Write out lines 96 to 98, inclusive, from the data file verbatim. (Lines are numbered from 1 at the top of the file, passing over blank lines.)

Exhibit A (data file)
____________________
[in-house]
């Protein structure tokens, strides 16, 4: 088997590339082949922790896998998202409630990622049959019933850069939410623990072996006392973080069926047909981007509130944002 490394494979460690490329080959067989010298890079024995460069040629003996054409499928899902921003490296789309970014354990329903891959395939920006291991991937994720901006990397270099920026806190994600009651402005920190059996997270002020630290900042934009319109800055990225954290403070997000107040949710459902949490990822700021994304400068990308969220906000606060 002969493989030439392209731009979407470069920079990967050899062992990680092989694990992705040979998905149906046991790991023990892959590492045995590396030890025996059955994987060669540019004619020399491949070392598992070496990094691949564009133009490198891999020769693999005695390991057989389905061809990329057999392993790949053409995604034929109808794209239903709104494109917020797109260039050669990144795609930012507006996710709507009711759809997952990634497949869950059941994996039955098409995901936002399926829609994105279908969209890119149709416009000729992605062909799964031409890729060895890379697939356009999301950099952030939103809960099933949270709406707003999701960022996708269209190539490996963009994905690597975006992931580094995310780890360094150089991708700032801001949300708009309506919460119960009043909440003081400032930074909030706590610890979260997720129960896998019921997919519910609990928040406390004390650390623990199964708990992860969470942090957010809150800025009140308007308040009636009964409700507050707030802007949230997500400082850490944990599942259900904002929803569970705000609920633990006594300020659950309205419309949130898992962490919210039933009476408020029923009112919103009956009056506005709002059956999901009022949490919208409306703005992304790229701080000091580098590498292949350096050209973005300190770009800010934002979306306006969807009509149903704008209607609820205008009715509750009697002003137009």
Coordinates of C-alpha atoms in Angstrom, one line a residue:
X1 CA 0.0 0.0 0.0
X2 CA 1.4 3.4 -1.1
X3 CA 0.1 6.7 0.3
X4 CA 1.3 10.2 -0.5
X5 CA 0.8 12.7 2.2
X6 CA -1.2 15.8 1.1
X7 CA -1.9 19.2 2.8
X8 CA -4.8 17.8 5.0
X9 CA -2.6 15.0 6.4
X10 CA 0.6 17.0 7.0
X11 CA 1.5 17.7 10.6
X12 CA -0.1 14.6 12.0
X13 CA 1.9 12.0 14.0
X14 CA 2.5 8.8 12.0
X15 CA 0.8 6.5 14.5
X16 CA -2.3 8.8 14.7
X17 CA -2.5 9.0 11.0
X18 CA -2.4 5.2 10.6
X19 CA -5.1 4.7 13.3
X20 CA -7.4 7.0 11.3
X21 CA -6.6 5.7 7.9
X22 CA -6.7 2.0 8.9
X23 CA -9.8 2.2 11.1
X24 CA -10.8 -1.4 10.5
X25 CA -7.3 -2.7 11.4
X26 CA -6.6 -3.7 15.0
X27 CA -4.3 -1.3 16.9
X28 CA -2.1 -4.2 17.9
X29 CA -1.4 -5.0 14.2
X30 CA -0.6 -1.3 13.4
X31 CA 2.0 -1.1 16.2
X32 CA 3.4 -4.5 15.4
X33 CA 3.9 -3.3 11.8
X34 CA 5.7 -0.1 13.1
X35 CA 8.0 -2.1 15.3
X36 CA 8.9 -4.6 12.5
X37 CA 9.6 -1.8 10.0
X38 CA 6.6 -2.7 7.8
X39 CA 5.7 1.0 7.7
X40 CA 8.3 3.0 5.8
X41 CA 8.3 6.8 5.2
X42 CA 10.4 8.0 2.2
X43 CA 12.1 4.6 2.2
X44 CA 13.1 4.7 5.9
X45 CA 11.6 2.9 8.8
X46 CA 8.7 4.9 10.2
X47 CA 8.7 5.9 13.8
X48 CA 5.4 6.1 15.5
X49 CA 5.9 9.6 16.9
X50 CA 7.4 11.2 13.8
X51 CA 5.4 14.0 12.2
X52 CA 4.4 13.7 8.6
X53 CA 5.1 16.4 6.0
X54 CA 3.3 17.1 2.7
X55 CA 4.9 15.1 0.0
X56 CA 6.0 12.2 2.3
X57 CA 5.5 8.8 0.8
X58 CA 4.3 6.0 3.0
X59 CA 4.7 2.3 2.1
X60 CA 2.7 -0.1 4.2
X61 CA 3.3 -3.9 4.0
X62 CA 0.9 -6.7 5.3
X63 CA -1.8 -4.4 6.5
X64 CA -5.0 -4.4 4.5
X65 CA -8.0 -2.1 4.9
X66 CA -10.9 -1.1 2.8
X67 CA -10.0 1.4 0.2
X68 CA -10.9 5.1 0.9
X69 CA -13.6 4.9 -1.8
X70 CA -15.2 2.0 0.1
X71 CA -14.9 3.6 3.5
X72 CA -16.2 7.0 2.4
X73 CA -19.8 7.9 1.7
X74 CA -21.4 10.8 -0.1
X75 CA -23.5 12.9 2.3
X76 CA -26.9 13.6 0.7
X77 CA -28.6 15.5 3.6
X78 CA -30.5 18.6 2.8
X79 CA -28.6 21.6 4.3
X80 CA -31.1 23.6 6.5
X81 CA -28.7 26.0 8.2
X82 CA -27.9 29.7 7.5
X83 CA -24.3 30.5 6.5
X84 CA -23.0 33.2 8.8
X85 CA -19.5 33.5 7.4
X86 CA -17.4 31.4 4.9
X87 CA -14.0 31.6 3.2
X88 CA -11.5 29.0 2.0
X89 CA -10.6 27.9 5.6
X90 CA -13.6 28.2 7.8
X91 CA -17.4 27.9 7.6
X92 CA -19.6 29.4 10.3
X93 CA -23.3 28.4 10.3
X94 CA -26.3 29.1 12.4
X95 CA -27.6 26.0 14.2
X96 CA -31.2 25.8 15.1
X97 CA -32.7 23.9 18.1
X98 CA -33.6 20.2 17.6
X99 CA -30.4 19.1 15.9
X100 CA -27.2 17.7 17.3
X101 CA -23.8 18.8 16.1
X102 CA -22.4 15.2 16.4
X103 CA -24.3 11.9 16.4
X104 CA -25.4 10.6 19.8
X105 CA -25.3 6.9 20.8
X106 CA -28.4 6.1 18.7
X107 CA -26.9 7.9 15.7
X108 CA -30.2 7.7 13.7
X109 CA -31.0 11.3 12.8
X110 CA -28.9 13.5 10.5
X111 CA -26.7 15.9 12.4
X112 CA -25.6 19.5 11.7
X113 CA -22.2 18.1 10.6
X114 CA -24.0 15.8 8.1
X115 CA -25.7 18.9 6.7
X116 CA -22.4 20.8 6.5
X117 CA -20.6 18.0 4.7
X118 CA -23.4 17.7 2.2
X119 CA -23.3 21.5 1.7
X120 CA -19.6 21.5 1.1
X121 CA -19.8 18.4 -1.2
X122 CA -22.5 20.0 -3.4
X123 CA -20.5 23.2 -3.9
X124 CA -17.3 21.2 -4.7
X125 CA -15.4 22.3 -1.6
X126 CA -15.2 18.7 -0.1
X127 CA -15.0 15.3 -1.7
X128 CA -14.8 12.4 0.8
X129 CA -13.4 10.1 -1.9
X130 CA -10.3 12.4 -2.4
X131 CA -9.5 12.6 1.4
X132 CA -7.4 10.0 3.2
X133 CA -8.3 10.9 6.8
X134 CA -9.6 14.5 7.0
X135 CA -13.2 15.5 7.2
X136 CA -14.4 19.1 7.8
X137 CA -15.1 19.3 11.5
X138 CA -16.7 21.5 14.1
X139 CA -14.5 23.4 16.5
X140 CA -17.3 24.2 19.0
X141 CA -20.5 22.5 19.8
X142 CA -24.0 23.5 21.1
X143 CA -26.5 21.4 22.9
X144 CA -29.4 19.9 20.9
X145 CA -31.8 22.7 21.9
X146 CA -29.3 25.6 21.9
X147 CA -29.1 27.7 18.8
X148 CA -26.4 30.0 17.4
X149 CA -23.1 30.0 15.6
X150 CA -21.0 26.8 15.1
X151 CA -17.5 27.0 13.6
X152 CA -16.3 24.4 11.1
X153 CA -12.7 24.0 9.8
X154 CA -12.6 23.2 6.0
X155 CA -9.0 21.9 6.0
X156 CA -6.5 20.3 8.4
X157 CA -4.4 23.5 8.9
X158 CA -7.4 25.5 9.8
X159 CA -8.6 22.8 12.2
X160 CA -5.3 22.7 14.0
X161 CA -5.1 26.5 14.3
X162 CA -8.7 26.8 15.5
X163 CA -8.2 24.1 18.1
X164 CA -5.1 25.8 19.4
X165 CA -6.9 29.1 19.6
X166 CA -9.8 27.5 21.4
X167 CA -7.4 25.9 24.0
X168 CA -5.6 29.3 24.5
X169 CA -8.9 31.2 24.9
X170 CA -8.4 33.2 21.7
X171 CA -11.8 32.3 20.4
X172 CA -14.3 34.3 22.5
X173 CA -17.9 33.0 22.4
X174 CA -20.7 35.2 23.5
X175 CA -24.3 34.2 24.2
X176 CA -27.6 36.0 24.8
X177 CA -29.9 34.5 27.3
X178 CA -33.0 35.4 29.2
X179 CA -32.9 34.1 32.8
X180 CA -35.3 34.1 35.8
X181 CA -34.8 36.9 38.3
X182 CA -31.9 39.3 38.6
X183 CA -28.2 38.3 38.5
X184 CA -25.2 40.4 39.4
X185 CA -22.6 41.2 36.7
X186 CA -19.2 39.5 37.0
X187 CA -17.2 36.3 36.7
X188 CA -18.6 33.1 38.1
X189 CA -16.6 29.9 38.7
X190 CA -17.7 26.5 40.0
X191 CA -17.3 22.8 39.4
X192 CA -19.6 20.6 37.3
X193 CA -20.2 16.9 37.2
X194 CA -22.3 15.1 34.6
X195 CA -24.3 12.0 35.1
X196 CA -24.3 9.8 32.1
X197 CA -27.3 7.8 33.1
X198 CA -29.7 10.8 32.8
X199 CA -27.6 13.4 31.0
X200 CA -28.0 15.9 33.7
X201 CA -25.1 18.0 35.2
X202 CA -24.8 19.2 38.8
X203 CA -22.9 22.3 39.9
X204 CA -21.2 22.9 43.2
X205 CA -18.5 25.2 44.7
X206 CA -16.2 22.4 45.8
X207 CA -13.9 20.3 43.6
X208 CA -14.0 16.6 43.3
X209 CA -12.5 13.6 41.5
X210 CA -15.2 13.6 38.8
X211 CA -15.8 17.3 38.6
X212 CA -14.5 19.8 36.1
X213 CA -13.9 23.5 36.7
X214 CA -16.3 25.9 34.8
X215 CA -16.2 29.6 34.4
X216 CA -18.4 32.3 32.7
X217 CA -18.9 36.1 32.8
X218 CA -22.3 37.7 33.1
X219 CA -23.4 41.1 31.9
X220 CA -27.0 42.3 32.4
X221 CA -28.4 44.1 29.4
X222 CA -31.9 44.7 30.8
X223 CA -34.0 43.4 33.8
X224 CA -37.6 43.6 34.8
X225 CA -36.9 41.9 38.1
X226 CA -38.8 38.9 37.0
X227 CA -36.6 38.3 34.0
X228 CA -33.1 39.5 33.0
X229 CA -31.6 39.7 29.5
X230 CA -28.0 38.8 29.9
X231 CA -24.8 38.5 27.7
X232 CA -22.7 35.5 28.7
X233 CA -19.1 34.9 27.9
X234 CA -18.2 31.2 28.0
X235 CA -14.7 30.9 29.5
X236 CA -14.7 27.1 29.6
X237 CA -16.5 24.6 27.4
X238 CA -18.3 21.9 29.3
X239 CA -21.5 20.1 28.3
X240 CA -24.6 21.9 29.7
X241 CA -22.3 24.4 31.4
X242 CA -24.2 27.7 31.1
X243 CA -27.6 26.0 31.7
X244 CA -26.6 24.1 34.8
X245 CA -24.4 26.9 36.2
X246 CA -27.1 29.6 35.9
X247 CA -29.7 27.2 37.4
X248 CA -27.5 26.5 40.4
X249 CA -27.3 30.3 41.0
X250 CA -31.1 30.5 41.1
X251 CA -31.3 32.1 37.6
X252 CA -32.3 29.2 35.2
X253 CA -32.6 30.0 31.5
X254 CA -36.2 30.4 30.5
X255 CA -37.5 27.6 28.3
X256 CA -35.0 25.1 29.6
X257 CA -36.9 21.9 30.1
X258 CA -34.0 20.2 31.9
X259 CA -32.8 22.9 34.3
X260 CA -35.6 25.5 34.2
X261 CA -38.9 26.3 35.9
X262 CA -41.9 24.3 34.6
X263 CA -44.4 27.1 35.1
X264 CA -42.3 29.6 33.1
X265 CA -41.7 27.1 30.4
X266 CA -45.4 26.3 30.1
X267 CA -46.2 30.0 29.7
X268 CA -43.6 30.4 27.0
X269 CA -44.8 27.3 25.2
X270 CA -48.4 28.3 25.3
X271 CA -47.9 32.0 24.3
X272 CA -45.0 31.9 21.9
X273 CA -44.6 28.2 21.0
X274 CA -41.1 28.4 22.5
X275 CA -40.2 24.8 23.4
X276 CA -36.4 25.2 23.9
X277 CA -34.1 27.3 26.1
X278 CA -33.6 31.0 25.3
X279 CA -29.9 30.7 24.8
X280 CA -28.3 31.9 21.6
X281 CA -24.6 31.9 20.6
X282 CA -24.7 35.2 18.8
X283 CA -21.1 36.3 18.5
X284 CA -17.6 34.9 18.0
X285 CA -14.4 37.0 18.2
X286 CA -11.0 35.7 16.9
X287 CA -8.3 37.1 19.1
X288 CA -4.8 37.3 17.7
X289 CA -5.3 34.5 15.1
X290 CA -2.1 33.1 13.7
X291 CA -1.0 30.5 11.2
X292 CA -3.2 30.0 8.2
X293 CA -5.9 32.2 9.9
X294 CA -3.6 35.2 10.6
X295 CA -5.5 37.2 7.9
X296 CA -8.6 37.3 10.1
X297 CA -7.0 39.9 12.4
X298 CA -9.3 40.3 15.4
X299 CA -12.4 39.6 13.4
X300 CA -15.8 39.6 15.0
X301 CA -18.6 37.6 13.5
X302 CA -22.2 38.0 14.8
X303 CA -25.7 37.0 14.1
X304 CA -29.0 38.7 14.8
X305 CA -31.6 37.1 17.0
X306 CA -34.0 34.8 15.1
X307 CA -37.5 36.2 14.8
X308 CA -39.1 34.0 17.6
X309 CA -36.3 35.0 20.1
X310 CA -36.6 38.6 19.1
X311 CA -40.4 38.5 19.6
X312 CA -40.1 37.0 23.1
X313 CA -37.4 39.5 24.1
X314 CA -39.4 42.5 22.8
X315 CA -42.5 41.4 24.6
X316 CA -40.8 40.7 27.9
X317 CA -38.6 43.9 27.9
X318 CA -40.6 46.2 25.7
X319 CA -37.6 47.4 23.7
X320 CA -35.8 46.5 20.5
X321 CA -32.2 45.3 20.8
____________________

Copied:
X93 CA -23.3 28.4 10.3
X94 CA -26.3 29.1 12.4
X95 CA -27.6 26.0 14.2